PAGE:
Google calls Microsoft's 'hostile' bid for Yahoo troubling

A Microsoft-Yahoo merger could threaten the openness on which the Internet is based, a Google executive says.

A Microsoft-Yahoo merger could threaten the openness on which the Internet is based, a Google executive says.

Microsoft's $44.6 billion "hostile" bid "raises troubling questions," writes David Drummond, Google Chief Legal Officer, expresses cynicism in a blog posted on Sunday

"Could Microsoft now attempt to exert the same sort of inappropriate and illegal influence over the Internet that it did with the PC? While the Internet rewards competitive innovation, Microsoft has frequently sought to establish proprietary monopolies--and then leverage its dominance into new, adjacent markets," he writes. "Could the acquisition of Yahoo allow Microsoft--despite its legacy of serious legal and regulatory offenses--to extend unfair practices from browsers and operating systems to the Internet?"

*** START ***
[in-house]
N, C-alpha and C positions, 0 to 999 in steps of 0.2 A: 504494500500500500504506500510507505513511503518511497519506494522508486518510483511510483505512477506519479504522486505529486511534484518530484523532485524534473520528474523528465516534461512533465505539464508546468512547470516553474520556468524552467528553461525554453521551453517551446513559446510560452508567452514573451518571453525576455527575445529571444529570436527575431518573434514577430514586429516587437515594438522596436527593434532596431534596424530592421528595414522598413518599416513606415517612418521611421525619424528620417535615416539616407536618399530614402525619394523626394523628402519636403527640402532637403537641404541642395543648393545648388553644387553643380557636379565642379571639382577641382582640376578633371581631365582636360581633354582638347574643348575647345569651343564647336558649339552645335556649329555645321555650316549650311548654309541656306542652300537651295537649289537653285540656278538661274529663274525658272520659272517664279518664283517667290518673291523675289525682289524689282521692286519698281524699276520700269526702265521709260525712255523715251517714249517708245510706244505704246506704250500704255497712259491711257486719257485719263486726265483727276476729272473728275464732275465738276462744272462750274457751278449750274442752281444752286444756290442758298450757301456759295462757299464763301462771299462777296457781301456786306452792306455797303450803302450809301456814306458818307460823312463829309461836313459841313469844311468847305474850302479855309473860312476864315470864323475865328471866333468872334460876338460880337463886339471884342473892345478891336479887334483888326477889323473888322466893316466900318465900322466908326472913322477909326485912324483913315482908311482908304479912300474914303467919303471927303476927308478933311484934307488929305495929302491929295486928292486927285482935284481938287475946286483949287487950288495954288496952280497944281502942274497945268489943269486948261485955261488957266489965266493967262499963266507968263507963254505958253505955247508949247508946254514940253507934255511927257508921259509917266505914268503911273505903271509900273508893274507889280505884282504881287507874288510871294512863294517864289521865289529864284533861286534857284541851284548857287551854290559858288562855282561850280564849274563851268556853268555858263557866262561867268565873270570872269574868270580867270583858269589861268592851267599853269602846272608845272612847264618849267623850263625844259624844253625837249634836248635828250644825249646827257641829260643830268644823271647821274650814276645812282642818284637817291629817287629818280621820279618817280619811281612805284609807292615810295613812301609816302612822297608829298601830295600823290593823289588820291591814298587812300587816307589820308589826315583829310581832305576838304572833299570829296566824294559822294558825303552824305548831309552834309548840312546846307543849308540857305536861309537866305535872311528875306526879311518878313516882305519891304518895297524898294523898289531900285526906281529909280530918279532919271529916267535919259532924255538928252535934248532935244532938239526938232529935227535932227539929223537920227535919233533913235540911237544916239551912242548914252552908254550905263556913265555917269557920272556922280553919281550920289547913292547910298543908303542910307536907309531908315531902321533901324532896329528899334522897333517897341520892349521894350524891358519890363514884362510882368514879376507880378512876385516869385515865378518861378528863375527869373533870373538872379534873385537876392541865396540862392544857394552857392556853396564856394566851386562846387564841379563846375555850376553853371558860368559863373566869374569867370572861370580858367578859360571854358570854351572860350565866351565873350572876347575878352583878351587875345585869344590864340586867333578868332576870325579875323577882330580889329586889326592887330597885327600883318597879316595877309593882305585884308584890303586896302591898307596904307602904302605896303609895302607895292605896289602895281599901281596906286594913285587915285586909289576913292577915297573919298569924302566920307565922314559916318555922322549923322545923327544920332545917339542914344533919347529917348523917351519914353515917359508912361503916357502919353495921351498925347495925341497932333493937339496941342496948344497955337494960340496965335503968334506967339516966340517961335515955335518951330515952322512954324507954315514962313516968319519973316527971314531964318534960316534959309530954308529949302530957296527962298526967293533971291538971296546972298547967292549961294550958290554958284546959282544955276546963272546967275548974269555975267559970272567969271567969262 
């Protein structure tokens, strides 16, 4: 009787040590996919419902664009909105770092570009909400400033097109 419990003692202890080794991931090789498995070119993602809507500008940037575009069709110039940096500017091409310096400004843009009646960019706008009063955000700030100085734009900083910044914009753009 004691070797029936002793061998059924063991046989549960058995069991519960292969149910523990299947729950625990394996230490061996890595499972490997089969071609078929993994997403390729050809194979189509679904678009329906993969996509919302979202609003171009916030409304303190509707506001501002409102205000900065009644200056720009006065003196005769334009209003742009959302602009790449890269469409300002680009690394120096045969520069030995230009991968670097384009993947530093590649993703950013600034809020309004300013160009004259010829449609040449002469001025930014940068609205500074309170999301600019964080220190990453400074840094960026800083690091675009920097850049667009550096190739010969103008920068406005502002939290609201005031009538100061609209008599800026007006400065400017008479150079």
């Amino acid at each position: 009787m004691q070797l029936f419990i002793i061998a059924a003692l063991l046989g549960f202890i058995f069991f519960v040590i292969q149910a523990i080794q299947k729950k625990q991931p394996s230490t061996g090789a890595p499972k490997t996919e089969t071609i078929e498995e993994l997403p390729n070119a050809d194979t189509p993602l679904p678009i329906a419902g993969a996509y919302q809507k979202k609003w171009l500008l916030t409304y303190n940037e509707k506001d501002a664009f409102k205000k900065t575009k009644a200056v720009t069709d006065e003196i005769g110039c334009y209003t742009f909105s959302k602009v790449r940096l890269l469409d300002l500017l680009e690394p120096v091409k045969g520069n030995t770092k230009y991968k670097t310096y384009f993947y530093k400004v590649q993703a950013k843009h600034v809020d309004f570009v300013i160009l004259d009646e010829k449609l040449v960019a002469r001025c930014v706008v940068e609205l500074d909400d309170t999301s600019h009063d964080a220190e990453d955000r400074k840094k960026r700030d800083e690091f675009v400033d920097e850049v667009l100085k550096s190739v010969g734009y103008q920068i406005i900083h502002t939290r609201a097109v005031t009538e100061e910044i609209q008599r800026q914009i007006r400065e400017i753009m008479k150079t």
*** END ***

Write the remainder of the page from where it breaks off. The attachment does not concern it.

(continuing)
Microsoft and Yahoo together have a large share of the e-mail and instant messaging accounts, as well as two of the most popular Web portals. Drummond wonders about the possibility that Microsoft could use its dominance in the PC software market to unfairly limit access to competitors' Web services.

Yahoo said on Saturday that it is evaluating the unsolicited bid .

Tags:
Tech Culture
About the author

Elinor Mills covers Internet security and privacy. She joined CNET News in 2005 after working as a foreign correspondent for Reuters in Portugal and writing for The Industry Standard, the IDG News Service, and the Associated Press. E-mail Elinor.

 

Join the discussion

Conversation powered by Livefyre

Don't Miss
Hot Products
Trending on CNET

TechProbe Volunteers Wanted: Huawei Mate 7

Your chance to test drive and keep the Huawei Mate 7 phone

Tell us about the technology you're using right now, and how a smartphone could help you in your professional life.